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December 11, 2002
The Rules are Dead. All Hail the New Rules.

Why have our greatest successes as an agency come when we've ignored or rejected what over the last 40 years have become the written-in-stone rules of brand building? This is the very question we set out to answer.

We all know the rules. As any marketer who became educated and enlightened in the '70s and '80s has, we've all worshiped at the altar of Aaker. We've poured through numerous titles on strategic brand management and read the Harvard case studies about market leaders who built successful brands through the rules of repetition and consistency. Rules that created Kleenex and Corn Flakes.

But over the past couple of years, our research and intuition have led us to break these rules time and time again, and with great success for our clients. At first we thought it was beginner's luck, then a curious coincidence. Later we chalked it up to style. But finally, we realized that every major success came as a result of a conscious decision to reject a basic premise or fundamental principle of our industry or of our client's category. It wasn't luck or coincidence; we were intentionally violating these rules. But why?

First, because the rules of business changed. Anyone who has tried to build a successful business in the past 10 years knows this to be true. When the formulaic rules of the business school paradigm that built so many successful companies in the '60s, '70s and '80s went head to head with a more entrepreneurial paradigm of trial and error and trial again, things changed. Suddenly, business creationism was replaced by a sort of hyper-Darwinian evolution, where hundreds of mutant businesses could literally crawl from the muck over night and challenge long-tenured category leaders. But these businesses had neither the time nor the resources to adhere to the traditional slow-build model of brand building. They had to quickly become relevant and maintain momentum or perish. Survival of the fittest, to a great extent had become survival of the fastest.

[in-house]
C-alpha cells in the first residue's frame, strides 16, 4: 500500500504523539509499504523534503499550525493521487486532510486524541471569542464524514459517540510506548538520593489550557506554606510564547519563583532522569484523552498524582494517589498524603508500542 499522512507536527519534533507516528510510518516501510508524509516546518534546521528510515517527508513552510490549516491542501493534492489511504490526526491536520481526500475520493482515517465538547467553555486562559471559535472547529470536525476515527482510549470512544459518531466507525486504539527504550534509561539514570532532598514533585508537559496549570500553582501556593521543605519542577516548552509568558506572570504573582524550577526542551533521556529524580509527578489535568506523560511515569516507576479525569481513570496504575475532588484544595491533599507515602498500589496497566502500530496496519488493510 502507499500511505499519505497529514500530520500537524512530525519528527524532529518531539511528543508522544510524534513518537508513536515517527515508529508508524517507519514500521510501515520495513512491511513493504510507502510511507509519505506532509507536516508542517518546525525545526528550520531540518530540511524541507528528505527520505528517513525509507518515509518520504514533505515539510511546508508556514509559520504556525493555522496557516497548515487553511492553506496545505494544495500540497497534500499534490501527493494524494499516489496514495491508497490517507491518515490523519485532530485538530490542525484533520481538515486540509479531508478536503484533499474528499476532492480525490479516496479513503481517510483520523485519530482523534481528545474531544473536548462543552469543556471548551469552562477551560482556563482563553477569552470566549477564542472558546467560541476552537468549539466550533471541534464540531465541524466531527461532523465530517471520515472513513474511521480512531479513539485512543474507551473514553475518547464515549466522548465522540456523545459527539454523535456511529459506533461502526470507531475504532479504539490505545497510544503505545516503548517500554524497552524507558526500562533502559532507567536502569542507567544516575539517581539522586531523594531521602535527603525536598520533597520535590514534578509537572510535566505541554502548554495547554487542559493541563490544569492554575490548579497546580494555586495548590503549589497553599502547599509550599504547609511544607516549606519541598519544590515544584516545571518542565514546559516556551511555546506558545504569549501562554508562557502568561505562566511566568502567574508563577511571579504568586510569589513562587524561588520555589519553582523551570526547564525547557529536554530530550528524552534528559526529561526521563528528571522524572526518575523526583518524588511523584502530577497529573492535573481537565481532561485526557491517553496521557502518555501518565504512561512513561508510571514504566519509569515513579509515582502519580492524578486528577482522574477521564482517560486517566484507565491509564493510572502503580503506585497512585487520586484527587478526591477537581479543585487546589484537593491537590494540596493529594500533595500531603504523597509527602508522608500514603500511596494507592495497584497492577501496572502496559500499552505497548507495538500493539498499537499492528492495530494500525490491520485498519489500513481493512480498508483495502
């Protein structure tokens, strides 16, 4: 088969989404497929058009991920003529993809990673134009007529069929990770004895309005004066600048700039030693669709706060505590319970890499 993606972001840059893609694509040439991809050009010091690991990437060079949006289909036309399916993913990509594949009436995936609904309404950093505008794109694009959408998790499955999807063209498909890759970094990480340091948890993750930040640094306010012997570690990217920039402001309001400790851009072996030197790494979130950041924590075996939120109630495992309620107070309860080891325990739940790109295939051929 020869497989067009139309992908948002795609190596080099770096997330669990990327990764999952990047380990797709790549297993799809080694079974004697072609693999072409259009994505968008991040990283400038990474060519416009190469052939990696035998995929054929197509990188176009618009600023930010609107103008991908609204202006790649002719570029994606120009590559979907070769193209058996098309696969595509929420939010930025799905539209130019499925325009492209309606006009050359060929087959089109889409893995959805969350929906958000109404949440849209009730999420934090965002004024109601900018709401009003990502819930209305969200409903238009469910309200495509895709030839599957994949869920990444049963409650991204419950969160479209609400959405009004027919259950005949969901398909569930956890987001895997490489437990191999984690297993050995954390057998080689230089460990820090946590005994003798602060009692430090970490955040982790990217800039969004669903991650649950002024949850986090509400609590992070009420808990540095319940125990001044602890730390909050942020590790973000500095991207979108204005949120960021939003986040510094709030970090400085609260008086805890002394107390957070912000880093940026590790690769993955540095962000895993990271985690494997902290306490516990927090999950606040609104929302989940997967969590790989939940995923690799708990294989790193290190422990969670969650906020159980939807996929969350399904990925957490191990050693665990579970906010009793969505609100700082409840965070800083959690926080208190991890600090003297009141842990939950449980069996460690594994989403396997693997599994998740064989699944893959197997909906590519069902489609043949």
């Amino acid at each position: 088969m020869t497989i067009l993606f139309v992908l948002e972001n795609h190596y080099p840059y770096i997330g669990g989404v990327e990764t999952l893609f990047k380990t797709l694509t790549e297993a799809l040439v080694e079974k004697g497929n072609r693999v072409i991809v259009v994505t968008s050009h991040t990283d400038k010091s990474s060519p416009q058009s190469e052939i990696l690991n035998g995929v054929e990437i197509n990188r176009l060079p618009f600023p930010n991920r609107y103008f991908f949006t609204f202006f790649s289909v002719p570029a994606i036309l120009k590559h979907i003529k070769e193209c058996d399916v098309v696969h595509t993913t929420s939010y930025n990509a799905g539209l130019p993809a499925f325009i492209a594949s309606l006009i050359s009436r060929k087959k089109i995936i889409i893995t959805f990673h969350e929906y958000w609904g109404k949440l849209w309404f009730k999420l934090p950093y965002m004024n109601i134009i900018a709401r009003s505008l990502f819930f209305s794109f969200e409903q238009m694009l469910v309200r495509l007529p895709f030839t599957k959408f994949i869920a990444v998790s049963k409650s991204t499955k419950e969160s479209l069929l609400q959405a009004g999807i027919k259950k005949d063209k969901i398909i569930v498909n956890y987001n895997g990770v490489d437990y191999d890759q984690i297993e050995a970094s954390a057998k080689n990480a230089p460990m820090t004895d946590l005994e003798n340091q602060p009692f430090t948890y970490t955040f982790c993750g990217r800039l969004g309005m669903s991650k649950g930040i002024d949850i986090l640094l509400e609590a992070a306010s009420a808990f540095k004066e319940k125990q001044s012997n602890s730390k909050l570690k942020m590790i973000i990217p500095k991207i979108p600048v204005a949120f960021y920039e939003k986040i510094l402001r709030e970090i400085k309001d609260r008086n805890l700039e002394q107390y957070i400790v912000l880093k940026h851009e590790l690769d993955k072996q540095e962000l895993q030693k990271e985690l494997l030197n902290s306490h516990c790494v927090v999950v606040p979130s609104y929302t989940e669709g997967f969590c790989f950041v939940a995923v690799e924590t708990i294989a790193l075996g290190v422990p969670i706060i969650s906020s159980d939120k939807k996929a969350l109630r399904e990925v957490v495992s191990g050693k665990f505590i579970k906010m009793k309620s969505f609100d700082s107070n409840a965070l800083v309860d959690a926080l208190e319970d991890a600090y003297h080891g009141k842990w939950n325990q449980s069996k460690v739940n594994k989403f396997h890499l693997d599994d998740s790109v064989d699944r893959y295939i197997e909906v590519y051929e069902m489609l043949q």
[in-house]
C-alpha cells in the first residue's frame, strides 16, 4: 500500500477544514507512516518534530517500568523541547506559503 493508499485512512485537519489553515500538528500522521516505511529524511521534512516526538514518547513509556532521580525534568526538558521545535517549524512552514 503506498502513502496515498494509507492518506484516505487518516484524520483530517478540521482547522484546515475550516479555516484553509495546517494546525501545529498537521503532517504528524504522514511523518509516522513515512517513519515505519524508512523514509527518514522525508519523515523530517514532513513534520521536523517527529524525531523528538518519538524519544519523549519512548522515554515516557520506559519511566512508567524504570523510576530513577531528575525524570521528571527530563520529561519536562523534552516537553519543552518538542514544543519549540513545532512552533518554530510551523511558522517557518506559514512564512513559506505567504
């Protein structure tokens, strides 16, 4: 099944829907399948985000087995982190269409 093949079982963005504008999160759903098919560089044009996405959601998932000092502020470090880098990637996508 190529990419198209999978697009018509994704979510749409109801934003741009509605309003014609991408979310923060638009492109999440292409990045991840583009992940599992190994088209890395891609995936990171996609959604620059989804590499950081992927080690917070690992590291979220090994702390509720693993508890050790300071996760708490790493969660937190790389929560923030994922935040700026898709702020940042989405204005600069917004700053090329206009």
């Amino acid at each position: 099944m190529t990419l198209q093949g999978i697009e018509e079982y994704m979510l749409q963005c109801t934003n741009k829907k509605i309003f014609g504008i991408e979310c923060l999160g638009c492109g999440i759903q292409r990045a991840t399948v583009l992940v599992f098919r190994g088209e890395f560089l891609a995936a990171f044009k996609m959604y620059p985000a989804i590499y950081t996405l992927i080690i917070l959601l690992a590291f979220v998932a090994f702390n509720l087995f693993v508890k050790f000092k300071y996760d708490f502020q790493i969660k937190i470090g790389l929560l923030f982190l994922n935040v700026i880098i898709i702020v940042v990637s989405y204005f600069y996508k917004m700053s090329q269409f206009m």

Second, because consumers changed even more. Exploding competition conspired with more and more media options to create an environment where categories were more cluttered, more saturated, and more blurred than ever before. In order to combat information clutter and overload, consumers developed sophisticated defenses that filtered out all but the most relevant of incoming messages. To combat category confusion and blurring, consumers became savvy information processors so they could make the connections and linkages necessary to make sense of any messages they did let past their defenses. In fact, sometime during the past decade or so, the average Joe or Jane stopped being a consumer. Instead, they became a sophisticated avoider of most marketing messages.

But, most marketers were slow to respond to these dramatic changes. Some stubbornly adhered to the old paradigm (and still do), others tried to bend the old rules of branding to fit this new marketing environment. And while this was probably a better survival strategy than a strict adherence to what had become an outdated model, in our opinion it was like applying the laws of Newtonian physics to space travel: it might get you off the ground but it could only get you so far.

Indeed, the brands and marketers that succeeded in this new environment, were the ones that embraced this new paradigm instead of ignoring it or trying to adjust to it. The mutant marketers who used trial and error and a Darwinian ideology to uncover new ways of creating brand relevance in order to keep the channel of communications open with consumers. New ways of making consumers active participants or accomplices in the on-going dialogue between themselves and the brand.

Our agency is one of these "mutant" brands that has enjoyed success from working mostly with other mutant brands who were willing to take some risks and break (not bend) some old rules. In an effort to recreate these successes we decided it was time to write down these new rules. We call them rules but we do so with our tongues planted firmly in our cheeks, because one of our rules is that rules aren't good for our business -- the idea business. And, for the foreseeable future there will be more power in breaking rules than in following them.

So, what are these new rules?

Disclaimer: We wrote down the following rules for ourselves. Follow them at your own risk. We found them to be very helpful. Maybe you will too. But, if you are too undisciplined or reckless with them and do injury to your business, your brand, or your career, Crispin Porter + Bogusky assumes no responsibility.

Rule 1: Surprise vs. Repetition
Rule 2: Ideas as Currency vs. Investment as Currency
Rule 3: Idea Obsolescence vs. Idea Extension
Rule 4: Innovation vs. Consistency
Rule 5: Conversation vs. Announcement
Rule 6: Cultural Relevance vs. Endorsement
Rule 7: Advertising and Publicity vs. Advertising
Rule 8: News is the Pipeline vs. News in the Pipeline
Rule 9: Everything is Branding vs. There is Branding and Other Stuff
Rule 10: Ideas Dictate a Medium vs. The Medium Dictates Ideas

If you would like more information on these new rules, just call us.

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A few years ago, Tom Birk was teaching mass media effects, message strategies, and research methods at the University of Rhode Island. Today, Tom Birk is helping make Crispin Porter + Bogusky the hottest agency in the United States as he directs CP+B's Strategic Planning and Research. Way to go, professor!

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